Price discrimination under online–offline competition (2023)


Third-degree price discrimination may be socially desirable without an increase in total output in an oligopoly with potential entrants (Armstrong and Vickers, 1993, Jorge and Pires, 2013), differential production costs (Galera and Zaratiegui, 2006), or markets that differ in costs (Chen et al., 2021). This work is motivated by the online–offline debate on whether online price discrimination should be allowed.1 Online social platforms and data mining technology allow firms to capture the digital trails of their customers and set up differential prices accordingly.

We ask when and whether online price discrimination is socially desirable under online–offline competition. Consider an online firm that engages in price competition with one local offline firm in each of two separate markets with unequal sizes. The online firm has the advantage of extracting personal information (such as zip code information) to enact discrimination between the two markets. Online transactions suffer a distaste cost but enjoy a lower unit cost.

We find that online price discrimination is socially desirable when the intensity of online–offline competition is strong (represented by a large online–offline cross-demand parameter), even though the total online and offline outputs are unchanged due to our linear demand setting. This is because the cross-demand effect dominates the output-misallocation effect. Unsurprisingly, the total consumer surplus is worse under online discrimination. However, online discrimination is beneficial to the online firm and benefits (harms) the offline firm in the large (small) local market. Alternatively, in the case of a uniform-pricing chain store, online discrimination is always socially undesirable.

Among the other recent studies on price discrimination, Dobson and Waterson (2005) showed the possibility that allowing differential prices is not profitable for the chain-store but increases the consumer welfare. Jorge and Pires (2013) and Armstrong and Vickers (2019) explored the case with captive customers who only buy from specific sellers. Tremblay (2019) analyzed a situation in which implemented first-degree price discrimination can be Pareto superior to uniform-pricing without receiving a consumer backlash. Our study also reinforces the importance of emerging online competition studies by Liu et al. (2006), Loginova (2009), and Guo and Lai (2017).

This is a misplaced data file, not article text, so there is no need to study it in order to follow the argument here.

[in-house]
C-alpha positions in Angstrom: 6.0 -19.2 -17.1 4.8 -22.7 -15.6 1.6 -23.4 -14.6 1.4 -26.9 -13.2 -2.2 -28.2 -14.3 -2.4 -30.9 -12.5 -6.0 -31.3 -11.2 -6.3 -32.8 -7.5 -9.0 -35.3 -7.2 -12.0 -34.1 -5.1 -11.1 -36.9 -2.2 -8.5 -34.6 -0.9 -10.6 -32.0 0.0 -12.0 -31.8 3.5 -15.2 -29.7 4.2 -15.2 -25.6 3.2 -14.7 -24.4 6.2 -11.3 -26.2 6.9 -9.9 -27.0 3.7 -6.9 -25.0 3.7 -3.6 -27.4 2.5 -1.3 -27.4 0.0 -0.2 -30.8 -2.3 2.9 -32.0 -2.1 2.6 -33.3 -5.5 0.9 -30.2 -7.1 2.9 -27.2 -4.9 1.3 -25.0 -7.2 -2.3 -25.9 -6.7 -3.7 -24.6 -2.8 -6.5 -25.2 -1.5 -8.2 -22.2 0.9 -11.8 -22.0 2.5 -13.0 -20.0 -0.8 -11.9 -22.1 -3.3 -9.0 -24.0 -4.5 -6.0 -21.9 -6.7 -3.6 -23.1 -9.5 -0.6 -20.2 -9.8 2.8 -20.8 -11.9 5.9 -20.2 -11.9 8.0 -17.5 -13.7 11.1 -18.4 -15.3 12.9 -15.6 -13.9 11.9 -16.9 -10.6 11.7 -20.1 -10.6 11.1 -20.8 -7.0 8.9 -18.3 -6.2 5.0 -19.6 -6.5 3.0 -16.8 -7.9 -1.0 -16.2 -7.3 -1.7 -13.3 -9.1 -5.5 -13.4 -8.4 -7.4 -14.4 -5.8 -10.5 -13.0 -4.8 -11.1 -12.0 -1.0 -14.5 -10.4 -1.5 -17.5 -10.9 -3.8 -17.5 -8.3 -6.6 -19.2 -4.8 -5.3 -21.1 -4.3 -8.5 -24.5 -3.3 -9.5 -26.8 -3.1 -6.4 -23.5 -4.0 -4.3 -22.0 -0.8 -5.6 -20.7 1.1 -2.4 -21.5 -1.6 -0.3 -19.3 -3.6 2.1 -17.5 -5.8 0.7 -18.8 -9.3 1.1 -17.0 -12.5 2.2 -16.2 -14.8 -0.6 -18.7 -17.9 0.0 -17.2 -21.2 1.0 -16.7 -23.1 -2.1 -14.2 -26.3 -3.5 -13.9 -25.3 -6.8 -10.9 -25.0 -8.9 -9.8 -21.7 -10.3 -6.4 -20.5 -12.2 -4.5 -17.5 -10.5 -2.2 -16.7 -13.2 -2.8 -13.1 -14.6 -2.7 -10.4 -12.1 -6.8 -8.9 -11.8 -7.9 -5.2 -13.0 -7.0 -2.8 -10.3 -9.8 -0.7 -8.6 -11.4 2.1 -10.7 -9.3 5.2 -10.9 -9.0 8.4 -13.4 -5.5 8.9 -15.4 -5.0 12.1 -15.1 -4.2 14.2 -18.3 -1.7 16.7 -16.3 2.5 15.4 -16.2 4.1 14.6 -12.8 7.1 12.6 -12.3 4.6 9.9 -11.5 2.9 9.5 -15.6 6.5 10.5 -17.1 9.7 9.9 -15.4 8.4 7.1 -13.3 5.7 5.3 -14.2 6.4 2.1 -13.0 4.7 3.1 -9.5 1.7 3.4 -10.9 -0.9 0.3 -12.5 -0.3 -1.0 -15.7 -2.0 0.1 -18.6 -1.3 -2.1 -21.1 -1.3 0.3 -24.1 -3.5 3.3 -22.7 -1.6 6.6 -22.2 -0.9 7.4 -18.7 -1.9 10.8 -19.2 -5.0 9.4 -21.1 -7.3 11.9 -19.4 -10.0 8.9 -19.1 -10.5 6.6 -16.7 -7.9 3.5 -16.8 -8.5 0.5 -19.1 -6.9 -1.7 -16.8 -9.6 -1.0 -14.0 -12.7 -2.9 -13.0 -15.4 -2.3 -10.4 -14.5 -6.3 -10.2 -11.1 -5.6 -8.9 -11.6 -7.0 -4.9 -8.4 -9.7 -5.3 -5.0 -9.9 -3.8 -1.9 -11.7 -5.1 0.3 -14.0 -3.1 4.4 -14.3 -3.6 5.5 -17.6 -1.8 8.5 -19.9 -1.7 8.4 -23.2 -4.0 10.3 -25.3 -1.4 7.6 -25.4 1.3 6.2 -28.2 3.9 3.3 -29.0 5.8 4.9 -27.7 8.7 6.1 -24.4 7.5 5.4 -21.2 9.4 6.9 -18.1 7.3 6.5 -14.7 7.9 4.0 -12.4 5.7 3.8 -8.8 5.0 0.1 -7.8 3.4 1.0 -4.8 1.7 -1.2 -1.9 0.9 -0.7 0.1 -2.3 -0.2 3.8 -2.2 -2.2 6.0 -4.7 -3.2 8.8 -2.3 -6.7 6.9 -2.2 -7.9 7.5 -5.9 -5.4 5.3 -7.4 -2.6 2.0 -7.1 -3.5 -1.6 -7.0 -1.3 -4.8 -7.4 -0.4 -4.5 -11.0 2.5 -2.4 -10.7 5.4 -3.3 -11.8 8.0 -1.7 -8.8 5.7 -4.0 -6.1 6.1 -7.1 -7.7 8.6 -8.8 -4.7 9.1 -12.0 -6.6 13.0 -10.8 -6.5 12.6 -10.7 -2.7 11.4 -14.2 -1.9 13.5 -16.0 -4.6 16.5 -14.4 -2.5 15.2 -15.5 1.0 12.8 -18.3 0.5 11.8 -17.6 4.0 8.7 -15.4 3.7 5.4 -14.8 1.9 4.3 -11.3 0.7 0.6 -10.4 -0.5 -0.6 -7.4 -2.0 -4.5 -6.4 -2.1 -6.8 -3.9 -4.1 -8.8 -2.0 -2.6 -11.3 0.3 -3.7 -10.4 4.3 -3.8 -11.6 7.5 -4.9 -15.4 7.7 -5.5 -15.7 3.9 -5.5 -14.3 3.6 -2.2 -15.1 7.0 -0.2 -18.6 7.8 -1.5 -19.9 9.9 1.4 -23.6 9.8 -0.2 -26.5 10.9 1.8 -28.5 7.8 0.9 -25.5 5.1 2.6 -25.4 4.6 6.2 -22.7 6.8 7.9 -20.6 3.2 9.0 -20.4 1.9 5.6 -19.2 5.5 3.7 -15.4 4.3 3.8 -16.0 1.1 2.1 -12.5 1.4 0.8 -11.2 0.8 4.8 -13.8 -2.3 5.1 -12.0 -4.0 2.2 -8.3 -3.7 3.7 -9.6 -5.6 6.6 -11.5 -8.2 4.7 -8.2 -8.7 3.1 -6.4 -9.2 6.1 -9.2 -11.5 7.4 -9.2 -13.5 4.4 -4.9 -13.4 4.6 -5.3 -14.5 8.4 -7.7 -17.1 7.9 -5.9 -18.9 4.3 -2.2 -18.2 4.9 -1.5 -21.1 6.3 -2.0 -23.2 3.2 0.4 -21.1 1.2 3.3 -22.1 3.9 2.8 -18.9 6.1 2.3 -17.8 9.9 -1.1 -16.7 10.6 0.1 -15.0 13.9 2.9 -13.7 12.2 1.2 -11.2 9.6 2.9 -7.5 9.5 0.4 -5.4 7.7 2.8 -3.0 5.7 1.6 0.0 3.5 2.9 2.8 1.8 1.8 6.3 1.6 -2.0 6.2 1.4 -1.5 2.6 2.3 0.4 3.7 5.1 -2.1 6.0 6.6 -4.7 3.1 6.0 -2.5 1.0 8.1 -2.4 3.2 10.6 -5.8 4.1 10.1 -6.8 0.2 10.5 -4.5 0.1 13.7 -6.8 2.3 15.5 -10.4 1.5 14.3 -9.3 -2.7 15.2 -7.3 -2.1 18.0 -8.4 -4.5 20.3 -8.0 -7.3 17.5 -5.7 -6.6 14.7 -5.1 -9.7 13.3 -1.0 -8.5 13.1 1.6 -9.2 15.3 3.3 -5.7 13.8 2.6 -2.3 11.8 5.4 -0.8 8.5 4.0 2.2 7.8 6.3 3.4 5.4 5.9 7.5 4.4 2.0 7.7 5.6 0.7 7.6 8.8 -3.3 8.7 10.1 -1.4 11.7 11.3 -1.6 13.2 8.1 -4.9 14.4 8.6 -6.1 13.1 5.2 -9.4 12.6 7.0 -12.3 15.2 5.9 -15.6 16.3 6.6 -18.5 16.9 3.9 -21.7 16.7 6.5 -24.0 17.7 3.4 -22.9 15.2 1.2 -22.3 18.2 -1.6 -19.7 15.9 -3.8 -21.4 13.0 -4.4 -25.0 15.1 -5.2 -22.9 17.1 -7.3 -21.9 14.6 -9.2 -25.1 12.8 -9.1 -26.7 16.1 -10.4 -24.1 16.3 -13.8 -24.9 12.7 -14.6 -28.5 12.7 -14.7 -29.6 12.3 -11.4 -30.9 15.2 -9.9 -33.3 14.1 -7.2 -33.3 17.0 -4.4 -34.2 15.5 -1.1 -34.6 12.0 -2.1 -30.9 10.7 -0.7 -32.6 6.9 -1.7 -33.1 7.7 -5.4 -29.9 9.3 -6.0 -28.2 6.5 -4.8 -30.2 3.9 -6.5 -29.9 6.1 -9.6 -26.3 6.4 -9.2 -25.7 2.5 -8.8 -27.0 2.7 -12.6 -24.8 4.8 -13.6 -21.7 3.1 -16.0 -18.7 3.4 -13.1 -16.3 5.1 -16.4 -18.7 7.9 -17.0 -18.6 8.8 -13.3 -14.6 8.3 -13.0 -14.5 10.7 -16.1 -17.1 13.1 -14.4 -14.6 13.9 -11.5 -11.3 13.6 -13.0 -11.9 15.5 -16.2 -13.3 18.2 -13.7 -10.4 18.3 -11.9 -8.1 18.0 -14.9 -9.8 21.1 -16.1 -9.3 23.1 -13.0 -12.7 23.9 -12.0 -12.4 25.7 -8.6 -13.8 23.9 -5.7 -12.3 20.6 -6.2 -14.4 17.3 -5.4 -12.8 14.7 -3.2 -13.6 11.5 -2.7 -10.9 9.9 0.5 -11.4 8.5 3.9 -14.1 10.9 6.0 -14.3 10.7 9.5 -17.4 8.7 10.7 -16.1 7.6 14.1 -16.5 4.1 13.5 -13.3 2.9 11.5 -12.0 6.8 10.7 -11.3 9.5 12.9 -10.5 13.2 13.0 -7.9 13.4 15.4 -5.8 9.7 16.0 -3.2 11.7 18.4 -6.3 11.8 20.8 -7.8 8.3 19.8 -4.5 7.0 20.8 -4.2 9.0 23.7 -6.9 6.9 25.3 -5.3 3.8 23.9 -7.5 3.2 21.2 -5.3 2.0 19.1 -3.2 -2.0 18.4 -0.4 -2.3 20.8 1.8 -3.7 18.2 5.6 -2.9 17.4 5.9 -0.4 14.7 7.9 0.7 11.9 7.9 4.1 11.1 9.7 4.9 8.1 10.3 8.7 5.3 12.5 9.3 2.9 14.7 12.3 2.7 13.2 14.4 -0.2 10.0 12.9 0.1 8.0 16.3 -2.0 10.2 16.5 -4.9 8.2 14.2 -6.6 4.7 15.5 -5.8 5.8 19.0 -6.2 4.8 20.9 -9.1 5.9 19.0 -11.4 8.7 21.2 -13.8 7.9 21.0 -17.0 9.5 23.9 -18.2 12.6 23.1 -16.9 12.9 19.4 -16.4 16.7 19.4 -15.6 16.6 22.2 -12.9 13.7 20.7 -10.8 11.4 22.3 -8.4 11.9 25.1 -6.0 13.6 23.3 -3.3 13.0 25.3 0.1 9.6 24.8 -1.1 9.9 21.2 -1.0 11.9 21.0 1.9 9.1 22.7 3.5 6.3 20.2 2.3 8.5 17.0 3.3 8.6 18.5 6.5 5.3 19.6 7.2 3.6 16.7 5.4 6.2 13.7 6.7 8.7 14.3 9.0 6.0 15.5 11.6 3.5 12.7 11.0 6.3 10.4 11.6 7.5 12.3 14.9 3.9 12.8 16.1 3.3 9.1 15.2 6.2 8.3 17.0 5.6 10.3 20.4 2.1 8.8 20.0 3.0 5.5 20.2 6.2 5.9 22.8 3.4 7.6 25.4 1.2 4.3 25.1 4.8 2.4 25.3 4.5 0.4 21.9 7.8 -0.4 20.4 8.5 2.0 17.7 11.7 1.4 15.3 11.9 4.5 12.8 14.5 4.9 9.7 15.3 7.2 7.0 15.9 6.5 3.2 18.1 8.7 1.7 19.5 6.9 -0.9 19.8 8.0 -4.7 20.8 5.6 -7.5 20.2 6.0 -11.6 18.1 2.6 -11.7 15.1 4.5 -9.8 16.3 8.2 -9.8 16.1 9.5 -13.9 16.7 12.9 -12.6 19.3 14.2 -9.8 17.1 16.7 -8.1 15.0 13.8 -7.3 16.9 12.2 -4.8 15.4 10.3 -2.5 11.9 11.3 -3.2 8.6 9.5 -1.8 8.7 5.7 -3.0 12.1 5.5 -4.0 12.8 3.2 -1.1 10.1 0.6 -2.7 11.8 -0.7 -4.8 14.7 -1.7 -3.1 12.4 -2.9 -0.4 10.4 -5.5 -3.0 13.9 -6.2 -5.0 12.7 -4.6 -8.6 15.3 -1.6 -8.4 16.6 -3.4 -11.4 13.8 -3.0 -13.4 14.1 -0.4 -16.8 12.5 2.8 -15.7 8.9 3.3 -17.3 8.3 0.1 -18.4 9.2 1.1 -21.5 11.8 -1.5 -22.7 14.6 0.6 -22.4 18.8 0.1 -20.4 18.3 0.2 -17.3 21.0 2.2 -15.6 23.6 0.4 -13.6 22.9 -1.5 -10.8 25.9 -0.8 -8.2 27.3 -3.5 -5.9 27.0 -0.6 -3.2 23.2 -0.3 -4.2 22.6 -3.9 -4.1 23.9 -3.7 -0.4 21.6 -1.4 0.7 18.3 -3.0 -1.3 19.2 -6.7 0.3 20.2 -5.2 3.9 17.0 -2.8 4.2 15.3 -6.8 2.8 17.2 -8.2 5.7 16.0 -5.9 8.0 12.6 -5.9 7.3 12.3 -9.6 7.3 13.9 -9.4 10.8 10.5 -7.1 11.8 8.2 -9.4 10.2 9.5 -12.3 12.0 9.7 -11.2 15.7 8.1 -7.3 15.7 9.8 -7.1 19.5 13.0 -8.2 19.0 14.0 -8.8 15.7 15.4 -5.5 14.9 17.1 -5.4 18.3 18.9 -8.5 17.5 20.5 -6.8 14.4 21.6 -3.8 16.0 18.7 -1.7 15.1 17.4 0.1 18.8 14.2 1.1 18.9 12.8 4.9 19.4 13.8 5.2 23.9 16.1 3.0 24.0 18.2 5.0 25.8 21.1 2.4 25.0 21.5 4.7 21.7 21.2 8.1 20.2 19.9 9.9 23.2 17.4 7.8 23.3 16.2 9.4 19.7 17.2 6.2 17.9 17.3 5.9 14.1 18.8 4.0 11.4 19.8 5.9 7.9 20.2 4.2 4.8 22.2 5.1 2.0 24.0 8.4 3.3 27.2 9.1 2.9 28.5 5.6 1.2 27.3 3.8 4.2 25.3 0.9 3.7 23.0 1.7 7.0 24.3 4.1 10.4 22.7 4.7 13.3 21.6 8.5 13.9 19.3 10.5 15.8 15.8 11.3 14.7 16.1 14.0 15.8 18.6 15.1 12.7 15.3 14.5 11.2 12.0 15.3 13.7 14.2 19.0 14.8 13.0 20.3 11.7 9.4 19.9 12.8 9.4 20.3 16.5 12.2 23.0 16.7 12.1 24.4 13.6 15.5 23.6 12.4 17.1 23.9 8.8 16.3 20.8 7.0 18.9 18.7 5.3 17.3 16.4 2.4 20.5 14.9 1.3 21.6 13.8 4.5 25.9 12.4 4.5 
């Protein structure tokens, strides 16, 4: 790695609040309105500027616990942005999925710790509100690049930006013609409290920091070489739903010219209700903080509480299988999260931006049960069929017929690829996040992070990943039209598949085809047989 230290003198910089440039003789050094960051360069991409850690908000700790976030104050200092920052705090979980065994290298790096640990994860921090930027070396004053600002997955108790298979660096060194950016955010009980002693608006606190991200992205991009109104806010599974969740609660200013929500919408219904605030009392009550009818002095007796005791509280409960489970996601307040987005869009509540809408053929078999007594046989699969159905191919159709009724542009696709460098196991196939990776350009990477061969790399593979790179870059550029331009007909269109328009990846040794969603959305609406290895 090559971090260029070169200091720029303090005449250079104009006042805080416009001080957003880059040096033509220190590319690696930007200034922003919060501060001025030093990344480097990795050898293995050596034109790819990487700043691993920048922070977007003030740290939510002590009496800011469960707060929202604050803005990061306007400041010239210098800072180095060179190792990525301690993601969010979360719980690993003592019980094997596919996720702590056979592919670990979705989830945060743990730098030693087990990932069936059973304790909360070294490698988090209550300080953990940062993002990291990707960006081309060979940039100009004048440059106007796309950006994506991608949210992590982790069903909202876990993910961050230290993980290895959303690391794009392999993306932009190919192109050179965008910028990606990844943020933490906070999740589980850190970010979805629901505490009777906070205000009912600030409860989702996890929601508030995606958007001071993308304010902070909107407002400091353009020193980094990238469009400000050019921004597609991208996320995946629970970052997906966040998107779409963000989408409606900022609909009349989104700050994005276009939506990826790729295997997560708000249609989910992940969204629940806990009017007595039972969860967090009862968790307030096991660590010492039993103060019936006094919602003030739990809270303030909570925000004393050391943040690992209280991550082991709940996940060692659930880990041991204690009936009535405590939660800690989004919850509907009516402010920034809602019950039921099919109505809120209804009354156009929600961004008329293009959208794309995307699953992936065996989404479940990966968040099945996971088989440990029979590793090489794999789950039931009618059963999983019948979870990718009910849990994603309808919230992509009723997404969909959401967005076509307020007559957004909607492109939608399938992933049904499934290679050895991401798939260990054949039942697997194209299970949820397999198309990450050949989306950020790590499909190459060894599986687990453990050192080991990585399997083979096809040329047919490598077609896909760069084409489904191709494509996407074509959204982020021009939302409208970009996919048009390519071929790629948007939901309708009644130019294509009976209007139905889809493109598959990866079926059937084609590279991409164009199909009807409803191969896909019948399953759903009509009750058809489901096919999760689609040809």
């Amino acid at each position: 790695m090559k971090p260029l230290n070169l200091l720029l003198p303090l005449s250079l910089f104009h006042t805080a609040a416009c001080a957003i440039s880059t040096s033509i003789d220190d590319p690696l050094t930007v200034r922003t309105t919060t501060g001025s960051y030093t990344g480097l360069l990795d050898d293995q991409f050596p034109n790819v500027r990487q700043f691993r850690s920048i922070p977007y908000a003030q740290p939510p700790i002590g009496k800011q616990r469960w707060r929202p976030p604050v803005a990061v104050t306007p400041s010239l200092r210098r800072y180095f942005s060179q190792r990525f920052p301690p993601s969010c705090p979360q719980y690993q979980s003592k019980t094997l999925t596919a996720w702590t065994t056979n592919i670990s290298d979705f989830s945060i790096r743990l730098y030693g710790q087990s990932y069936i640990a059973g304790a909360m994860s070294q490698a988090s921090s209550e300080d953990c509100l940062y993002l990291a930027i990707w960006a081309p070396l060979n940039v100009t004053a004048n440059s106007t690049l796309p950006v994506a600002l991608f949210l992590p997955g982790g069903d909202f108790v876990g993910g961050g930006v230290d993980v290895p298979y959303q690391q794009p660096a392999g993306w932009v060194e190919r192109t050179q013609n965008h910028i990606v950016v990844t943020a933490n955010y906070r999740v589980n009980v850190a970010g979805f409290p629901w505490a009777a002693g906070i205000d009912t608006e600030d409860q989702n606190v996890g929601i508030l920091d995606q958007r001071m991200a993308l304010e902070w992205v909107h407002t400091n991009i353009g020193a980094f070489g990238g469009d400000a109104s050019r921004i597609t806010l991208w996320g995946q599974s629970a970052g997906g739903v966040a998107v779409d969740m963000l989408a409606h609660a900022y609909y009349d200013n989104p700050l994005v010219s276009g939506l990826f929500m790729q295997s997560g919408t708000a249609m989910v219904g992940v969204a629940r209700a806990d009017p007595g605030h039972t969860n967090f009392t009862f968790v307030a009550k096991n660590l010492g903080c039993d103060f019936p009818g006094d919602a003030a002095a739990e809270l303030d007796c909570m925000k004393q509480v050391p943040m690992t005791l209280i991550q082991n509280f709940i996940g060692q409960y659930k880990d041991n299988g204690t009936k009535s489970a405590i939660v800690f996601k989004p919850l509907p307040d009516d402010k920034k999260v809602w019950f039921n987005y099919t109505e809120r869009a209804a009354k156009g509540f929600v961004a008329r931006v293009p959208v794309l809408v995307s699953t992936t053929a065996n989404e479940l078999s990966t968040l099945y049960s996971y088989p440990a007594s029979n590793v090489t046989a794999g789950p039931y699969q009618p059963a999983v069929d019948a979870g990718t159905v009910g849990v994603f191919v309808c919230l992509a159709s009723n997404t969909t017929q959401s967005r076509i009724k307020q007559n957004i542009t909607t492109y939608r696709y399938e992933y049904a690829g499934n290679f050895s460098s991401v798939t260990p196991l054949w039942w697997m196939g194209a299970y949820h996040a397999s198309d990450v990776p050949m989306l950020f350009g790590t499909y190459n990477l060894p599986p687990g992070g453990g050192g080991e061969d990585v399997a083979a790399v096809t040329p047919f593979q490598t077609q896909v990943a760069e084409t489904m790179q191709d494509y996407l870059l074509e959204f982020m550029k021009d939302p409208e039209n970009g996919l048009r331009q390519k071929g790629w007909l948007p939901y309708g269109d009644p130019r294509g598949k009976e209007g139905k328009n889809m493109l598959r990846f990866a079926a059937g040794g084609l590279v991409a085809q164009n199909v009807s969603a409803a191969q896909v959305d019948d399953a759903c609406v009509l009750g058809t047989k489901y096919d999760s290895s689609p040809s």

Section snippets

The model

Suppose there are two separate local markets (1 and 2), where each has one offline firm selling a differentiated product to the local residents and one online firm selling a product to both markets.2 Assume that the online and offline demand for the differentiated products in market i are respectively Dio=aib(pio+λ)+γpi and Di=aibpi+γ(pio+λ), i=1,2,

Online price discrimination and social welfare

Whether online price discrimination benefits firms’ profits, consumer surplus, and social welfare is shown as follows:

Proposition 1

When online price discrimination is allowed: (1) discrimination is welfare-superior to non-discrimination if and only if the cross-demand parameter is large. That is, SW˜>SW iff γ>2(21)b0.8284b. (2) Consumer welfare is always worse. (3) Online firms benefit and the total profit of offline firms increases. However, discrimination benefits the offline firm in a large local

Chain stores

Now, consider the offline markets served by a chain-store firm with a total profit π1+π2. If this chain store is allowed to set offline discriminatory prices, the previous analysis applies. If the chain store can only set a uniform price, we have a different welfare comparison for online discrimination. The chain store firm maximizes its profit by (π1+π2)|p2=p1/p1=0. Online price discrimination always worsens social welfare, since SW˜SW=(a1a2)2/(16b)<0. This is because the cross-demand


Online price discrimination can be welfare-improving under an online–offline competition framework, in which an online firm engages in Bertrand competition with a local offline firm in each separate market, even though the total output remains unchanged. Our policy implication of online price discrimination is that it would be valuable to examine whether the online–offline cross-demand parameter is sufficiently large to override the traditional misallocation effect.

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